I’m not that great a wildlife photographer, since they don’t usually hold so still, but I fare somewhat better with plants and fungi. I had to add bull thistle and white clover to my list of invasives; while the clover is pretty innocuous as far as introduced species go, the thistle is painful in several different ways. This got added to the widespread plague of Himalayan blackberries and Scotch broom as “problematic”. On the other hand, the native plants were in abundance. Down among the cottonwoods, the snowberries were starting to put forth a few small green leaves amid the last of their white berries, and honey bees buzzed in the fresh flowers of Indian plum shrubs. Fuzzy-leafed mullein peeked out from around sword ferns and new growth of poison hemlock. Trees live and dead hosted lichens of all kinds, from reindeer moss to hammered shield and even some powdery-fine gold dust.

When I went back to pick up along the beach, I found that some of the day’s fishermen had left the usual mess of cigarette butts, cans, and fishing line strewn around. This even included the ones that had asked me what I was up to, and I told them I was taking pictures for an environmental report and then picking up litter. I have to wonder if they deliberately left their trash there because I was there, either because they assumed I’d just get it for them, or whether they deliberately wanted to make more work for me. This made me think about my last trip out to the beach, where I jumped right into cleanup and the first any of the people fishing saw of me was a small, skinny woman with a trash bag and a kitty litter scoop, sifting cigarettes and styrofoam out of the sand. That day people not only told me about how they cleaned up after others, too, but even offered to help me out.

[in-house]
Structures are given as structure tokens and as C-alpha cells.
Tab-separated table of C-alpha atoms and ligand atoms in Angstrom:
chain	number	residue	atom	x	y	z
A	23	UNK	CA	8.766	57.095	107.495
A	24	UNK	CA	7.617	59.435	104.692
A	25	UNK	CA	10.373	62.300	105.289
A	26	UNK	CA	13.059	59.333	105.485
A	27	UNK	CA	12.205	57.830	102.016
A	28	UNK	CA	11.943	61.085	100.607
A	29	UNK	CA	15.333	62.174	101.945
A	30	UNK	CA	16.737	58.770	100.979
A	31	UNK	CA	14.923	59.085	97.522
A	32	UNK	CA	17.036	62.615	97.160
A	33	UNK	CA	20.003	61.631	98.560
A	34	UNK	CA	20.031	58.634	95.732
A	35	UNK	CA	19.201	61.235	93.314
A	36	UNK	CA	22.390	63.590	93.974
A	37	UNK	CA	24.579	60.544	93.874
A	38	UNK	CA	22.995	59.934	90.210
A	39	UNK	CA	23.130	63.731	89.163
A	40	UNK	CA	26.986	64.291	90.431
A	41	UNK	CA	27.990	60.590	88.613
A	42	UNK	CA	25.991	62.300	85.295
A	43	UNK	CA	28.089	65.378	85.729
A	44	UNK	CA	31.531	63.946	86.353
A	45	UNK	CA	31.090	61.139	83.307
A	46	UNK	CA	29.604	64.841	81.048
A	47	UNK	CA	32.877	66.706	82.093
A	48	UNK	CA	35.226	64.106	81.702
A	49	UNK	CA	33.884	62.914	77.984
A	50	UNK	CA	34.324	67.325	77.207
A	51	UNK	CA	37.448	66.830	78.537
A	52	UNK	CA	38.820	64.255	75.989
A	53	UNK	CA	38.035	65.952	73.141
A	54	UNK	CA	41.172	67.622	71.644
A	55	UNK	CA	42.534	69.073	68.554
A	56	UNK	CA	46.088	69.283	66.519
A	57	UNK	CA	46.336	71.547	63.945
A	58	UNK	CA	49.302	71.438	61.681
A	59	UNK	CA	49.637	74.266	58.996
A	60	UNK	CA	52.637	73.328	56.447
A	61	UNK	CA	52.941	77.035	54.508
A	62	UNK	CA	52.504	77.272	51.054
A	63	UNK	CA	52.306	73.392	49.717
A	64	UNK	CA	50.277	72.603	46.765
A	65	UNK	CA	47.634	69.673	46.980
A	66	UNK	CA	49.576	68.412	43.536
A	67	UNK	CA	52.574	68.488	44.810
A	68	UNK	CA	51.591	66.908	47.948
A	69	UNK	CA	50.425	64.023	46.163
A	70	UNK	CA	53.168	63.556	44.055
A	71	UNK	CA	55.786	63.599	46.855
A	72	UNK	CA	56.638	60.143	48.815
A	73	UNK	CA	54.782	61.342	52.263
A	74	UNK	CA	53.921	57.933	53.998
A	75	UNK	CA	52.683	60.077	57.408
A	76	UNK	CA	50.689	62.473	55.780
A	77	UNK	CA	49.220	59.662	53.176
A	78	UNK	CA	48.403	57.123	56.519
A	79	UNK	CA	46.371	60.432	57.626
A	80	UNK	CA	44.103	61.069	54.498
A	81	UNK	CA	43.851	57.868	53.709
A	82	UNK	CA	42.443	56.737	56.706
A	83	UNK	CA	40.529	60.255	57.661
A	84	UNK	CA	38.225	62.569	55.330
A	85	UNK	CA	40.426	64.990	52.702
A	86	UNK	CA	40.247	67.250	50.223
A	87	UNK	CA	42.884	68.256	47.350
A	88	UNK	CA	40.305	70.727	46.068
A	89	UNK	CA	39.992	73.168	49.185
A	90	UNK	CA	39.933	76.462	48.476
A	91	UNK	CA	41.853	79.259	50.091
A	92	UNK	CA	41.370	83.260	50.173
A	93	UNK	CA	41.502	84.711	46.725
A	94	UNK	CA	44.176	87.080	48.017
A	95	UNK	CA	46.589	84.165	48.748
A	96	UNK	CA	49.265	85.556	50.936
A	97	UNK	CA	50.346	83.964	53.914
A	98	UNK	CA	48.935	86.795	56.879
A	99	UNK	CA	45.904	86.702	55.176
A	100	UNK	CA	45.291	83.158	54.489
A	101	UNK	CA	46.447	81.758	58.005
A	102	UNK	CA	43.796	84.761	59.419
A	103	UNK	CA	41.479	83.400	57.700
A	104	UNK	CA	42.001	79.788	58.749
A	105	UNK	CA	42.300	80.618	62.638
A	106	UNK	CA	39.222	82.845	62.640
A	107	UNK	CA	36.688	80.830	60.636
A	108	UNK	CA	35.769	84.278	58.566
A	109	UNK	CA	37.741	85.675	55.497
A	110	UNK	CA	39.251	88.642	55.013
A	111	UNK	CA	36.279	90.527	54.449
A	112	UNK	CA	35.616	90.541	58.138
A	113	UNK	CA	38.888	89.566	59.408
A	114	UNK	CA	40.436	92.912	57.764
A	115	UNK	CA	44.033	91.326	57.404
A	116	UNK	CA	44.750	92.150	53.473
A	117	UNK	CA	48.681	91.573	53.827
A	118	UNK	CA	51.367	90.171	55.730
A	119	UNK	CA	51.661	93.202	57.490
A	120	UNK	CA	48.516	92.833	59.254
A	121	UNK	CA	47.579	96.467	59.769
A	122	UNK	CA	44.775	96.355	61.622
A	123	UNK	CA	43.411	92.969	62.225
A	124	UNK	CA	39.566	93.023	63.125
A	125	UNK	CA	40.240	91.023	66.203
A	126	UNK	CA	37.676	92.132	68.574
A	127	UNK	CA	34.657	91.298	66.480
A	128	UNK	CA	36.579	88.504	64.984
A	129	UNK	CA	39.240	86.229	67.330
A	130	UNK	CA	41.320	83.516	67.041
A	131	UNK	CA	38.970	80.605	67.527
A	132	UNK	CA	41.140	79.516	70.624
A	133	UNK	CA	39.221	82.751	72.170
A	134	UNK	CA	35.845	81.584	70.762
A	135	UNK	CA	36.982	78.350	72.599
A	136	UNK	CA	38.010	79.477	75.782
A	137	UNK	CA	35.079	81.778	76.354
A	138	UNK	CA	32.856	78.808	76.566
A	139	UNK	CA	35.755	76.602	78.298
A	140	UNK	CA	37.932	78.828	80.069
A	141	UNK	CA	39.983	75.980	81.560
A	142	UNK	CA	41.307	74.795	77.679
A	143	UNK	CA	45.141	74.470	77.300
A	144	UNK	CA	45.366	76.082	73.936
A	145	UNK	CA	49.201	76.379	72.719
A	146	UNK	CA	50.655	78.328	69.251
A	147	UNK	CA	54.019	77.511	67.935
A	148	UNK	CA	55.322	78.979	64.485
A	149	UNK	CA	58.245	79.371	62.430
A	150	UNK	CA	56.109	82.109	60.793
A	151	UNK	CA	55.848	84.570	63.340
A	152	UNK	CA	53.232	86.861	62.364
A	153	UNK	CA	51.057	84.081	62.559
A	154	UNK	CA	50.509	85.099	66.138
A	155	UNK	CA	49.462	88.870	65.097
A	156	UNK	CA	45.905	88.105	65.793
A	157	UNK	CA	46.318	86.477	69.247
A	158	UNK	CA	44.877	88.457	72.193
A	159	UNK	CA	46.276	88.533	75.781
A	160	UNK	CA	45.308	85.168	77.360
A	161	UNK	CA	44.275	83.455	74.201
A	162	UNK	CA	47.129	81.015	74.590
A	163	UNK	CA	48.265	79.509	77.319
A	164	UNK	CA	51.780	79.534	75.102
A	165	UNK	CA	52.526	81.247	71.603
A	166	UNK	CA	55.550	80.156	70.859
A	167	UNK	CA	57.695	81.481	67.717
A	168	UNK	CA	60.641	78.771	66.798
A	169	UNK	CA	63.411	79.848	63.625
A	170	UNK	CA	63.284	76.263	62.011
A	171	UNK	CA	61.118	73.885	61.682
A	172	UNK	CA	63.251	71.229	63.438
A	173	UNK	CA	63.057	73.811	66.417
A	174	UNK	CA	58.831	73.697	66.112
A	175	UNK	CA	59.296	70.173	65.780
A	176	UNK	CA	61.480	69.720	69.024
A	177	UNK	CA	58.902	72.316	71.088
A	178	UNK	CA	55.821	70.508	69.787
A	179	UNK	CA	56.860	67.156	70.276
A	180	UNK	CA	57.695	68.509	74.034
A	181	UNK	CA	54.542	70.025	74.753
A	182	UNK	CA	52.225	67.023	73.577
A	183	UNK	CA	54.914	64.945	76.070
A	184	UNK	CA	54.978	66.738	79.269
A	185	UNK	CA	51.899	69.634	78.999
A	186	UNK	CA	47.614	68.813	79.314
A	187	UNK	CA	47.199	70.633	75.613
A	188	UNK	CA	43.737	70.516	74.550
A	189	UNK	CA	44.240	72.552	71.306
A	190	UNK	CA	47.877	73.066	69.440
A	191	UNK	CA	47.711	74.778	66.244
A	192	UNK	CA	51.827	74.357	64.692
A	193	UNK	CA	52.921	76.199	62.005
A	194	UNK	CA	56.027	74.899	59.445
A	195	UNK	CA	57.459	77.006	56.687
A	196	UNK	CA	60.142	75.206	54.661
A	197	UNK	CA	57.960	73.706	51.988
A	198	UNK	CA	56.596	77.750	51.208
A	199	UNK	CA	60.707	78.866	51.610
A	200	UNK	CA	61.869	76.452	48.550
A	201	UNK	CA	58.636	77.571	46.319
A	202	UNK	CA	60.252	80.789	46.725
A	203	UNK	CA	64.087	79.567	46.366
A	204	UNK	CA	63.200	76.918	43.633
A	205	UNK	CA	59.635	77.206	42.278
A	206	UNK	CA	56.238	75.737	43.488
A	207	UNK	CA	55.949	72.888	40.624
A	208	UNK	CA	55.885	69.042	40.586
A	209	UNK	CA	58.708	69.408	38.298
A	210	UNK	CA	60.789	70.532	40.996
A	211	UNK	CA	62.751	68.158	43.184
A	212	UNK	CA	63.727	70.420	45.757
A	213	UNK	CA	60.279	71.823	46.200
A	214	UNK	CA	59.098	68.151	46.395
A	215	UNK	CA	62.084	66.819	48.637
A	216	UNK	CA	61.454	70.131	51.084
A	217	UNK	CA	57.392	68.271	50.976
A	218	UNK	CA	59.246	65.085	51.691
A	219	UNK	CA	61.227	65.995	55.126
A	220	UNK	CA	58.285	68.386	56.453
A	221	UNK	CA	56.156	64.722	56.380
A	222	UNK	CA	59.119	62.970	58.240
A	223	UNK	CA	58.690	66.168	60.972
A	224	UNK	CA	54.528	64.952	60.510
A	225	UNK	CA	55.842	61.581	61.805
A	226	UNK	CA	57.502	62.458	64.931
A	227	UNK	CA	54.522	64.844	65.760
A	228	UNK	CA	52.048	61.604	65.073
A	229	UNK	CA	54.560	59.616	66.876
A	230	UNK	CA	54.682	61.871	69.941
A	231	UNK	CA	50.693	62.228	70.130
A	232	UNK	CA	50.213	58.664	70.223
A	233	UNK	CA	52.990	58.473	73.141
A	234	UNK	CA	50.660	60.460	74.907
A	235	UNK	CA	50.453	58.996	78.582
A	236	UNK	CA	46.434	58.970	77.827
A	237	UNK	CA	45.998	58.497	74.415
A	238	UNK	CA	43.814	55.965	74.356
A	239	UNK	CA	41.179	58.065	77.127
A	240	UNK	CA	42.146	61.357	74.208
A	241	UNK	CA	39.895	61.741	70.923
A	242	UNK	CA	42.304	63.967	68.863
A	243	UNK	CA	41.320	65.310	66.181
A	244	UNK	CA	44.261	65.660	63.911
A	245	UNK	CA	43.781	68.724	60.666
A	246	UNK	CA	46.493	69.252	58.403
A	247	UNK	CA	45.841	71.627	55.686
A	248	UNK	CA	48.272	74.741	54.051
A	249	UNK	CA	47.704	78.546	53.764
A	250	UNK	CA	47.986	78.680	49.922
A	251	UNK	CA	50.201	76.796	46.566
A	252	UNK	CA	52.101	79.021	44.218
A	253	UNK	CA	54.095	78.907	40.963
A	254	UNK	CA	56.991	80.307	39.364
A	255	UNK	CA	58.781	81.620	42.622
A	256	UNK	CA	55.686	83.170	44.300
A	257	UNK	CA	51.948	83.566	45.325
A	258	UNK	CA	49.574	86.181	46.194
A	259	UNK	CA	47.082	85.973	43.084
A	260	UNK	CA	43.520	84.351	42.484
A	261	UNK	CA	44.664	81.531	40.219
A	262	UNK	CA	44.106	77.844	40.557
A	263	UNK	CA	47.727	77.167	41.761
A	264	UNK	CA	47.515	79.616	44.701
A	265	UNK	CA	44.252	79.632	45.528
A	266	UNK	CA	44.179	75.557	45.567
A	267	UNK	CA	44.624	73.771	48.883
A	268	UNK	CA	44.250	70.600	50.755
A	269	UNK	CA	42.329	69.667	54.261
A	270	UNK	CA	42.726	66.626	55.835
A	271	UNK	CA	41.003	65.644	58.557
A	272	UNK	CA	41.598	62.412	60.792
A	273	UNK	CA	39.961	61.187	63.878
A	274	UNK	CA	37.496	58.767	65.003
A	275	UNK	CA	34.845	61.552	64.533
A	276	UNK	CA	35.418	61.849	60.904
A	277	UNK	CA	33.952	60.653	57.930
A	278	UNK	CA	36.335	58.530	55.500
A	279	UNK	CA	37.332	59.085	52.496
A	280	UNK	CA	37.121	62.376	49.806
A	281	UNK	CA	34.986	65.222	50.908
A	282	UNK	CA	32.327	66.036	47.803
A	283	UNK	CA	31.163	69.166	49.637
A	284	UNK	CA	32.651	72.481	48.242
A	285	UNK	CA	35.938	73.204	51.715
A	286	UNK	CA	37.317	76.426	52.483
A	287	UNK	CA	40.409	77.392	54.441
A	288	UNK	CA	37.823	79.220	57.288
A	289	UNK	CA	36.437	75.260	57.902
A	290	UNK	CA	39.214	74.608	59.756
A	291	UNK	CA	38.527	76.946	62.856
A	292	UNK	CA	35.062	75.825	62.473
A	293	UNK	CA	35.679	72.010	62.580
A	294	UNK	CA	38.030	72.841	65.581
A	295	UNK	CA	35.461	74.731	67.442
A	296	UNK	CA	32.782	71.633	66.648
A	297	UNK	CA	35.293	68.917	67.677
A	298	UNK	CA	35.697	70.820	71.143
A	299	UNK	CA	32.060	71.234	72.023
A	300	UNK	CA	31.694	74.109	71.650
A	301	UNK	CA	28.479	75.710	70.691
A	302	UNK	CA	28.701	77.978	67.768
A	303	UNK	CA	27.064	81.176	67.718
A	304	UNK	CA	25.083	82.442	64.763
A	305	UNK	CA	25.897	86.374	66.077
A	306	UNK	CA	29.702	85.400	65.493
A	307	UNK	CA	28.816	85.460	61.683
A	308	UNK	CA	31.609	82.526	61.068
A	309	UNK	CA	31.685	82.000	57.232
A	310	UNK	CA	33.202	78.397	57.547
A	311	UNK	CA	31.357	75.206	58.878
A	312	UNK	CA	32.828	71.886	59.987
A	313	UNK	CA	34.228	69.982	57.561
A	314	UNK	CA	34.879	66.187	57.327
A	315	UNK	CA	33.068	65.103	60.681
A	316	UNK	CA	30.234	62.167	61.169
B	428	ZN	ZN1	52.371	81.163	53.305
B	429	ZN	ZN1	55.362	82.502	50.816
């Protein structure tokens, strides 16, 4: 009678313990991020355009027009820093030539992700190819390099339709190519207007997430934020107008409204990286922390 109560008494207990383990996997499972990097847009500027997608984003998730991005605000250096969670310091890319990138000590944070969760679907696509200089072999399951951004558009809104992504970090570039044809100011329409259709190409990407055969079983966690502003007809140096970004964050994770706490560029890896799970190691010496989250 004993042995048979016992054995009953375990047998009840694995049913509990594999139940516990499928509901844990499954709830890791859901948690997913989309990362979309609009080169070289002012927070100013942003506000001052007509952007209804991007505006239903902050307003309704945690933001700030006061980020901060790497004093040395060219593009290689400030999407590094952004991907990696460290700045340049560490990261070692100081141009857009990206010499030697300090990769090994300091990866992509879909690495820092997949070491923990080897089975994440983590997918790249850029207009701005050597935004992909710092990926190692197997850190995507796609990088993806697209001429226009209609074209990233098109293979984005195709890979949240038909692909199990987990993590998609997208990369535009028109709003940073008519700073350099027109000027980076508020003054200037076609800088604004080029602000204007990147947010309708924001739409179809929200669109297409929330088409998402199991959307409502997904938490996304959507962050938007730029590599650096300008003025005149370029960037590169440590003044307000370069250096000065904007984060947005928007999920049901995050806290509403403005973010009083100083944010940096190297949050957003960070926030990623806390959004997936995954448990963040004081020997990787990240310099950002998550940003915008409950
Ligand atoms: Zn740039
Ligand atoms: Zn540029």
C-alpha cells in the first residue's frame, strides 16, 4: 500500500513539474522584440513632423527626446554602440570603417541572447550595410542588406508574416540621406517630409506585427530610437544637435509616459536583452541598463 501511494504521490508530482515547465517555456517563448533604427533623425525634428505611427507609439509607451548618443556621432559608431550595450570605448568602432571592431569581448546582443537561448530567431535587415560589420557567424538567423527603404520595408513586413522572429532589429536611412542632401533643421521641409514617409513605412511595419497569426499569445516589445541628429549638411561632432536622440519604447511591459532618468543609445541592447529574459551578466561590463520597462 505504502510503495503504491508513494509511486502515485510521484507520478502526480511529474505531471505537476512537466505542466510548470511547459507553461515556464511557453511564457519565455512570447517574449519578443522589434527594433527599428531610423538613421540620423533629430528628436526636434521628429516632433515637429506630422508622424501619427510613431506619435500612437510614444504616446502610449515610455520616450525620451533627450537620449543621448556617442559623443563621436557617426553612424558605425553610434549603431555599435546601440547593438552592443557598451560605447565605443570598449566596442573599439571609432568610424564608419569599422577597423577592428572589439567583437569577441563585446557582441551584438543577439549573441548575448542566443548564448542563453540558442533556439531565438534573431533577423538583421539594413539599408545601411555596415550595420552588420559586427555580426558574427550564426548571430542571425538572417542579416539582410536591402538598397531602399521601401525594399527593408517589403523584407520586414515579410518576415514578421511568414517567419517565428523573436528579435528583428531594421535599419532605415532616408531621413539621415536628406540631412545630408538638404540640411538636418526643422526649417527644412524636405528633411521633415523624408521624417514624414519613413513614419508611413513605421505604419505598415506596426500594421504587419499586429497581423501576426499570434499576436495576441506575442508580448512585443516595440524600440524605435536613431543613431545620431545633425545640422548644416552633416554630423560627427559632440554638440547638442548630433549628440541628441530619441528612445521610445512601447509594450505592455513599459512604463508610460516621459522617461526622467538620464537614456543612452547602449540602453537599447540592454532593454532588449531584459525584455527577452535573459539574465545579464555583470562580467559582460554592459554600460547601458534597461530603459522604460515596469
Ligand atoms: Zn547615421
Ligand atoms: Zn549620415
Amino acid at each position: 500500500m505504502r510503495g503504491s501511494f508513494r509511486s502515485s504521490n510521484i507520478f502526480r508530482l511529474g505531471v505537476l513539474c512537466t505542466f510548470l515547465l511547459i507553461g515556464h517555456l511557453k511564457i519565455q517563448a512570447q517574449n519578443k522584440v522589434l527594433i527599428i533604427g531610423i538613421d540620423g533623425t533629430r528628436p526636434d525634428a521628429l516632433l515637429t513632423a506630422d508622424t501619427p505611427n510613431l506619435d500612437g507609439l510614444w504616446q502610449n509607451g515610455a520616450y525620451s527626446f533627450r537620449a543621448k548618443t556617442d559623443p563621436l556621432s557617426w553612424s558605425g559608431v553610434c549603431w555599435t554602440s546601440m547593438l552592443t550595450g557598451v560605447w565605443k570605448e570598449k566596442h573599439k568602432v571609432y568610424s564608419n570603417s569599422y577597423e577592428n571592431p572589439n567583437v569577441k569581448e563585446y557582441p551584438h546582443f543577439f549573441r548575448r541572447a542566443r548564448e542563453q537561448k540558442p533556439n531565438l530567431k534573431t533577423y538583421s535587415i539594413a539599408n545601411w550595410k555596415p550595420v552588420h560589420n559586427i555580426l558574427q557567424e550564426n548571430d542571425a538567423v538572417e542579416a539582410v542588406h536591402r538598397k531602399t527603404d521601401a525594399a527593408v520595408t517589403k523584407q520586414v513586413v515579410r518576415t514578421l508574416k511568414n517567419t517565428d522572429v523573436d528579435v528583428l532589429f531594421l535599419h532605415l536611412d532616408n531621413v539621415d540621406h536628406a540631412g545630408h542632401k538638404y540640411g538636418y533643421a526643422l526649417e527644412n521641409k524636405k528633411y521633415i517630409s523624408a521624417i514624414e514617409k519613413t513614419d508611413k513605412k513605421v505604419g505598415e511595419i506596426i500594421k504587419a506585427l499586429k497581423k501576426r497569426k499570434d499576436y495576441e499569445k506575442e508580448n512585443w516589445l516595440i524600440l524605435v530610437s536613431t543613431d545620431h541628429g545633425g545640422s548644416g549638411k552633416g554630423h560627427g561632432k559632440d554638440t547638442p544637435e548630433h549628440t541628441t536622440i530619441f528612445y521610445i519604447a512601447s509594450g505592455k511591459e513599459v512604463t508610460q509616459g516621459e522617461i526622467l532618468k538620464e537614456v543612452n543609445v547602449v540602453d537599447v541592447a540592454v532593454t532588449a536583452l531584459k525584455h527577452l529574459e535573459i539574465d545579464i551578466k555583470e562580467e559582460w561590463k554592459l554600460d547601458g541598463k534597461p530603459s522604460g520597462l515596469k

Looking upriver. Photo by Lupa, 2013.

Looking upriver. Photo by Lupa, 2013.

It confirmed something I’ve known for a while, and backed up by research in conservation psychology: modeling a behavior works better than telling it. I could have gone to each of those fishing parties, with cans in the sand and food wrappers by their chairs, and lectured them on how important it was for them to make sure they picked everything up before they left. I bet there would have been a lot of junk left behind after that. Yet by modeling the sort of behavior I wanted my fellow humans to emulate, I got better results. Last time, people saw me taking the time to clean up the beach, and followed suit. While a few of them may have been doing it out of a desire to not get in trouble, or some sense of guilt, I saw a number of them expressing genuine appreciation for the fact someone cared enough about that place to attend to it, and being inspired to pitch in themselves. I don’t think anything would have changed the behavior of those who left their detritus behind anyway, but I’m sure that telling them how horrible they were for making more work for me wouldn’t have been at all effective.

By the end of the day I was feeling pretty good. I’d collected an additional bag of trash that was now going to avoid going into the water. I’d taken some good photos and formulated ideas for my report to SOLV. I had shown my fellow human beings that someone did care enough to clean up after those less responsible. And, most importantly, I got to know my beach and its nonhuman denizens a little better than before. Volunteering is often promoted as a rewarding experience in and of itself. I have to say I agree; adopting this place, feeling responsible for it–it’s one of the best decisions I’ve made.